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This sqadia.com lecture addresses about muscarinic receptor agonists and antagonists. Muhammad Usman used ''Basic & Clinical Pharmacology'' by Bertram G. Katzung for explanation of this lecture.
General Introduction to Nervous System
Muscarinic acetylcholine receptors in the peripheral nervous system occur primarily on autonomic effector cells innervated by postganglionic parasympathetic nerve. Acetylcholine (ACh), the naturally occurring neurotransmitter for these receptors, has virtually no systemic therapeutic applications because its actions are diffuse, and its hydrolysis, catalyzed by both acetylcholinesterase (AChE) and plasma butyrylcholinesterase, is rapid. In the CNS, muscarinic receptors are widely distributed and have a role in mediating many important responses.
Two main groups according to type of neurons involved cholinergic: as the name indicate, these drugs act on receptors activated by Ach and adrenergic and act on receptors activated by adrenaline. Direct acting cholinergic agonists are agents mimic the effect of ACH by binding directly to cholinoceptors. They are synthetic esters of choline such as carbachol and bethanechol or naturally occurring alkaloids such as pilocarpine. Indirect acting cholinergic agonists are drugs that exert cholinergic actions by prolonging the life time of ACH via inhibition of acetyl-cholinesterase enzyme, this results in accumulation of ACH in synaptic space and provoke response at all cholinoceptors in the body including both muscarinic and nicotinic receptors as well as neuromuscular junction.
Direct Acting Cholinergic Drugs
Muscarinic cholinergic receptor agonists can be divided into two groups: 1) choline esters, including ACh and several synthetic esters; and 2) the naturally occurring cholinomimetic alkaloids (particularly pilocarpine, muscarine, and arecoline) and their synthetic congeners. Acetylcholine a quaternary ammonium compound that cannot penetrate membranes. Carbachol retains substantial nicotinic activity, particularly on autonomic ganglia. Bethanechol has mainly muscarinic actions, with prominent effects on motility of the GI tract and urinary bladder. The major natural alkaloid muscarinic agonists— muscarine, pilocarpine, and arecoline—have the same principal sites of action as the choline esters.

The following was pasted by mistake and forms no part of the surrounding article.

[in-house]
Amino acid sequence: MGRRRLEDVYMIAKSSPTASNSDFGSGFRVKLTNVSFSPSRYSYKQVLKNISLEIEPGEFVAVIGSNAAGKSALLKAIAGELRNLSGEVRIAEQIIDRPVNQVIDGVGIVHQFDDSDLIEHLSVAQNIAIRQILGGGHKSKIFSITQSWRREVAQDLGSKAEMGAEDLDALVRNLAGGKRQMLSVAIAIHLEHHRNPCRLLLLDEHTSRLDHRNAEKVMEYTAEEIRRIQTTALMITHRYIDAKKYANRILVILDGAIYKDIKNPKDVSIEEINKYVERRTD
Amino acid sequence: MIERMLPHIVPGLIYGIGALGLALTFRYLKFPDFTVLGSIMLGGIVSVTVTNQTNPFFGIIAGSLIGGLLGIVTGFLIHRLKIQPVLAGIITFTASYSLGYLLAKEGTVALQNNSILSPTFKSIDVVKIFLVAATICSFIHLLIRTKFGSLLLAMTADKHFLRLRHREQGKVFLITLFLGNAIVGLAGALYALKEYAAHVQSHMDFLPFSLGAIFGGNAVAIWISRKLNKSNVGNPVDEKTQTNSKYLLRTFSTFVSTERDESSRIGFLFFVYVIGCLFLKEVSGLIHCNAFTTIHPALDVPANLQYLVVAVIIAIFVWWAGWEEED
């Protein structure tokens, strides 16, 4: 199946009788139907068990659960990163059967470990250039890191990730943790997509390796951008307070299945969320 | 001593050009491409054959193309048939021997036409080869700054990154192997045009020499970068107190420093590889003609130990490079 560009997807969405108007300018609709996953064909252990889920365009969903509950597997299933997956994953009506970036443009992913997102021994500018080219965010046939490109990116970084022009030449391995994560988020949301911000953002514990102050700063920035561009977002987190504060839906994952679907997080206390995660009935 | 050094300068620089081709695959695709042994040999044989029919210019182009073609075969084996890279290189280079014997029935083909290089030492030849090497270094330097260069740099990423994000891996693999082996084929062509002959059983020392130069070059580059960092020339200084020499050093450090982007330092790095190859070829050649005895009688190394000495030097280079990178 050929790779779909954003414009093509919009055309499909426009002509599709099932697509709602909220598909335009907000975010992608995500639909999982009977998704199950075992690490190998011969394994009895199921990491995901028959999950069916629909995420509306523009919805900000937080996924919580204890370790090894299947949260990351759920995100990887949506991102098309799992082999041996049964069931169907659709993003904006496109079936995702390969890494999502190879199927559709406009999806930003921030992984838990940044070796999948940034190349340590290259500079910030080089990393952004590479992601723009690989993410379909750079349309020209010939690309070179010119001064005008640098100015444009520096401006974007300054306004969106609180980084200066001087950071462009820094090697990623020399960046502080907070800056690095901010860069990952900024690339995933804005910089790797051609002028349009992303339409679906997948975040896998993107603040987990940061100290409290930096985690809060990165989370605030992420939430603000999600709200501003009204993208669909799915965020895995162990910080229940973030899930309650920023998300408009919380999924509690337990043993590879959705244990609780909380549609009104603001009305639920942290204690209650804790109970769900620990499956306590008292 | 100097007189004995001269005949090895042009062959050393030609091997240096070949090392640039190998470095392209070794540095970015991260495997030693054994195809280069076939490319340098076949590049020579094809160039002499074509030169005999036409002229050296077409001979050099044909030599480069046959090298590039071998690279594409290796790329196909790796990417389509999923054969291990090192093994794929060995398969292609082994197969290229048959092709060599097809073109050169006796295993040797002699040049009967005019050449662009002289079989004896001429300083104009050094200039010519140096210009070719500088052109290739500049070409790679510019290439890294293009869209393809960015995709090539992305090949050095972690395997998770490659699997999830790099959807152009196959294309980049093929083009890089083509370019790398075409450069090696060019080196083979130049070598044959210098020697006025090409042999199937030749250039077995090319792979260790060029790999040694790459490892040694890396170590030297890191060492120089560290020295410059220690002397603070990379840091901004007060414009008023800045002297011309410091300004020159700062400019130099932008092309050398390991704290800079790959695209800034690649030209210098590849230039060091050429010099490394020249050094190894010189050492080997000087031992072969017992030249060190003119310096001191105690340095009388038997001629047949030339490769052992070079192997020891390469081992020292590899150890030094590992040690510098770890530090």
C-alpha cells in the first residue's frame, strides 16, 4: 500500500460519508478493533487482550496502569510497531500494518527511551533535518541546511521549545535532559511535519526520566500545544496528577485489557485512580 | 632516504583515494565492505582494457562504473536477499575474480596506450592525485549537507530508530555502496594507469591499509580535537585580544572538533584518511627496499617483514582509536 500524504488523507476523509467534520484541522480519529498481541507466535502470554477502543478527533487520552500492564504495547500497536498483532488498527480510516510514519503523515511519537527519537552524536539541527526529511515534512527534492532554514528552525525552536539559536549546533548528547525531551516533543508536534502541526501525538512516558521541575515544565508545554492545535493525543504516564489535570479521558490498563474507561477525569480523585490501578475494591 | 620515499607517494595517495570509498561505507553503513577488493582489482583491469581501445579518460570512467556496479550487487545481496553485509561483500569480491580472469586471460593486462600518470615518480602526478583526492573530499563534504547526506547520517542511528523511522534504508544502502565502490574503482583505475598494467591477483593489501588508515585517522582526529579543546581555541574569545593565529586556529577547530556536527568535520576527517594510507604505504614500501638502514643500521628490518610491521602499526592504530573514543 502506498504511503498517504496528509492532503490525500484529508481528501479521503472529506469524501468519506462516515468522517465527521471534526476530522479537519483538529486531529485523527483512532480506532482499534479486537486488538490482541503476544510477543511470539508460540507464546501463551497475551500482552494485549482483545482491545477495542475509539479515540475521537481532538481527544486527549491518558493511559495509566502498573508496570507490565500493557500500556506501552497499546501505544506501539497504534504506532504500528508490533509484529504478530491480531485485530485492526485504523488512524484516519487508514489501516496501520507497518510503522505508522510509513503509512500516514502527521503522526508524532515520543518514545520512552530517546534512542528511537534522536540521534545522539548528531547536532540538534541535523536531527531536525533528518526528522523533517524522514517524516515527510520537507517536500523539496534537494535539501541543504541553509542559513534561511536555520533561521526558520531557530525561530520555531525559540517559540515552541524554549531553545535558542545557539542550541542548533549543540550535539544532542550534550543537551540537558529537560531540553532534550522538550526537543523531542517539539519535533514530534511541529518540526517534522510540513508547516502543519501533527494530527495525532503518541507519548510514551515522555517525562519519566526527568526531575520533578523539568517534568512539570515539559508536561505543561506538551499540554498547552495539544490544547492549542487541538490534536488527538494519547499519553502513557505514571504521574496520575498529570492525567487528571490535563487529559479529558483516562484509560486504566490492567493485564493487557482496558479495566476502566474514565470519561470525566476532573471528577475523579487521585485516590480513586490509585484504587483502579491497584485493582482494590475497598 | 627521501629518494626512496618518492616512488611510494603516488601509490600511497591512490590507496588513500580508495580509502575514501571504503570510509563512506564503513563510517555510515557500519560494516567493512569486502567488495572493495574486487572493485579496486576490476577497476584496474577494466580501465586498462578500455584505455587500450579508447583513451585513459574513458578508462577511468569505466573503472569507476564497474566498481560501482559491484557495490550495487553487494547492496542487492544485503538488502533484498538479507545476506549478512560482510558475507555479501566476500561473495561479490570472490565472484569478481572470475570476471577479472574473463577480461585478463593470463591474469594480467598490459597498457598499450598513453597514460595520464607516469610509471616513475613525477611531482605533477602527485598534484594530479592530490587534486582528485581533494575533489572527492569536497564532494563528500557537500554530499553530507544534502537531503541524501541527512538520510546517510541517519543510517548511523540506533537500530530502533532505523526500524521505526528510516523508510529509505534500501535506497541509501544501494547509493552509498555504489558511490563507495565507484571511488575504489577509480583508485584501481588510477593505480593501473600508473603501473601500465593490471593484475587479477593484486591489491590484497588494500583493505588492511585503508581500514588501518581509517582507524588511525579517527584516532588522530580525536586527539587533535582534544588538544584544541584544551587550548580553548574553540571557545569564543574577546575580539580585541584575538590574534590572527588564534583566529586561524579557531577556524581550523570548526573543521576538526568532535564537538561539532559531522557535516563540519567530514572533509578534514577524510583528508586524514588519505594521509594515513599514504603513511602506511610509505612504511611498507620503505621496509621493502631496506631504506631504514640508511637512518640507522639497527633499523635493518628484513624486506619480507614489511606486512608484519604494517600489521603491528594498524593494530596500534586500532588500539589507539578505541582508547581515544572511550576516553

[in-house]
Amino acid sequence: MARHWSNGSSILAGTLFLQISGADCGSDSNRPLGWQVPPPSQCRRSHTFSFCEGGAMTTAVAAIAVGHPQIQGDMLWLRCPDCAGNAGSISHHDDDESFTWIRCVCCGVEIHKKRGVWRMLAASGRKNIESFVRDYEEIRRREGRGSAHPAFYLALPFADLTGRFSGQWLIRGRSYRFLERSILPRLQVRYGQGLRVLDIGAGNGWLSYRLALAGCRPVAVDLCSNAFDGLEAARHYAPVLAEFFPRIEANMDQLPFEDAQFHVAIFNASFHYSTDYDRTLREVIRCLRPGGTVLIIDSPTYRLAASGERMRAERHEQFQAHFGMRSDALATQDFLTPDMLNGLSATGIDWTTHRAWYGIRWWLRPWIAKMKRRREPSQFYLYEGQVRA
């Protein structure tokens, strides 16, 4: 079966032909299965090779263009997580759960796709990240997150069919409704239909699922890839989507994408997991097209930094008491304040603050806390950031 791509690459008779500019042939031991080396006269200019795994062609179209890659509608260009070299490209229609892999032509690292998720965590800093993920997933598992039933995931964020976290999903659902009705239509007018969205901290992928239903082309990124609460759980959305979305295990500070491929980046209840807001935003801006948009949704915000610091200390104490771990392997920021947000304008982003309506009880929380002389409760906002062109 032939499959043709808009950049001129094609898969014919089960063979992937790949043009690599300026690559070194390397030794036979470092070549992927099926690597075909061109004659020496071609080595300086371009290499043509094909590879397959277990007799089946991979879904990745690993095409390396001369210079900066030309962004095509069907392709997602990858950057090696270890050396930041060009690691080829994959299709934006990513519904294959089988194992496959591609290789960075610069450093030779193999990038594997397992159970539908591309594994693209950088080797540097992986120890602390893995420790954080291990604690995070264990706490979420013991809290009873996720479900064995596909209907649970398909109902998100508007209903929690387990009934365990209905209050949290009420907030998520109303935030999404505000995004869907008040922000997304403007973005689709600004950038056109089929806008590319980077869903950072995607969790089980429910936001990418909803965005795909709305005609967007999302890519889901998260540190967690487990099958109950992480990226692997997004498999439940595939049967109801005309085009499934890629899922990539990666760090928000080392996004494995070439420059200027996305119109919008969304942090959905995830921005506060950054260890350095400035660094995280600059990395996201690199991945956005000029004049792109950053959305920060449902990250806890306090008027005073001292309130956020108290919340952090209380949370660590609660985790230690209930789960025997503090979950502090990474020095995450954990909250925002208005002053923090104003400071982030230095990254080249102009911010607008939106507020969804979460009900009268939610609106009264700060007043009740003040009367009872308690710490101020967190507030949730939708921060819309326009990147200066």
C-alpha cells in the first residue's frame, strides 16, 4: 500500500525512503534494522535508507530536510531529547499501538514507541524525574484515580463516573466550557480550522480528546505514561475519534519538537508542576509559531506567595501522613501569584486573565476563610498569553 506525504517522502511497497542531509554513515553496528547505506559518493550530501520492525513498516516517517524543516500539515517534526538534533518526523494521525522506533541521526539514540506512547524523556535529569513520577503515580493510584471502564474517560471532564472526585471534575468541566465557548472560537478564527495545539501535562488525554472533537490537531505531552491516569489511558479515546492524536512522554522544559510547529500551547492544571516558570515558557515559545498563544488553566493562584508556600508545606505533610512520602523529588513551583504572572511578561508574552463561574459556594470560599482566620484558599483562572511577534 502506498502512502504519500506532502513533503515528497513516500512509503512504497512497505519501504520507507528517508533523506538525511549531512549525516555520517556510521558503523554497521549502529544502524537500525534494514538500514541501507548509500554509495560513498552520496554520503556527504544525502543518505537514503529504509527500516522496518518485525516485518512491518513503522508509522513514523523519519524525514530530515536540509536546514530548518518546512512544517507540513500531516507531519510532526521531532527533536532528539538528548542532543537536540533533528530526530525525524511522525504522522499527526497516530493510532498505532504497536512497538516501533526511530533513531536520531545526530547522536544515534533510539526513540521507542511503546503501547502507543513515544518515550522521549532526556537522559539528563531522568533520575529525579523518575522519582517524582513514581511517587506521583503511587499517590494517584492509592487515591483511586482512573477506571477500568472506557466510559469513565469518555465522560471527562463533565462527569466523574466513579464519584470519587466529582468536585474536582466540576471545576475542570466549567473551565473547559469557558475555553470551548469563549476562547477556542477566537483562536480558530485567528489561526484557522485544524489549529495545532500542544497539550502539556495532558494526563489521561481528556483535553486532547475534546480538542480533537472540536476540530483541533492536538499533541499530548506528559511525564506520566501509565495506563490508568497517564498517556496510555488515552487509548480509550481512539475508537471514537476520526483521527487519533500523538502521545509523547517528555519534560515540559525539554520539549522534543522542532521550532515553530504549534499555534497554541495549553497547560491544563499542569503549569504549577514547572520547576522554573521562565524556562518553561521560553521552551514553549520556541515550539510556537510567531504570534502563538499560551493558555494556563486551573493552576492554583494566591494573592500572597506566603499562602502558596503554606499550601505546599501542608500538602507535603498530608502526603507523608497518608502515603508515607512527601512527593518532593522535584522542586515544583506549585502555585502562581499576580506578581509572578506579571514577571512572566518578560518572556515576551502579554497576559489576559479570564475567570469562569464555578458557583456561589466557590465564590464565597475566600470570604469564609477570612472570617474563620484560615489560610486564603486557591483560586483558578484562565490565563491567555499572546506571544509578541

Indirect Acting Cholinergic Drugs
The drug increases intestinal and bladder motility, which serve as its therapeutic action in atony of either organ. It is placed topically in the eye, it produces miosis and spasm of accommodation, as well as a lowering of intraocular pressure. it is used to treat glaucoma, but pilocarpine is more effective. Physostigmine is also used in the treatment of overdose of drugs with anticholinergic actions, such as atropine, phenothiazines, and tricyclic antidepressants. Echothiophate is an organophosphate that covalently binds via its phosphate group to the serine-OH group at the active site of acetylcholinesterase. The loss of an alkyl group, which is called aging, makes it impossible for chemical reactivators, such as pralidoxime, to break the bond between the remaining drug and the enzyme. Echothiopate produces intense miosis and, thus has found therapeutic use.
Atropine, the prototype drug of this class, is a highly selective blocking agent for pre and post muscarinic receptors, but some of its synthetic derivatives have significant nicotinic blocking property as well. Antimuscarinic drugs block the muscarinic receptors, which can be reversed by increasing the concentration of muscarinic agonist. Most clinically available muscarinic antagonists are nonselective, and their actions differ little from those of atropin. No sub type selective antagonist, including pirenzepine, is completely selective. In fact, the clinical efficacy of some agents may arise from a balance of antagonistic actions on two or more receptor subtypes.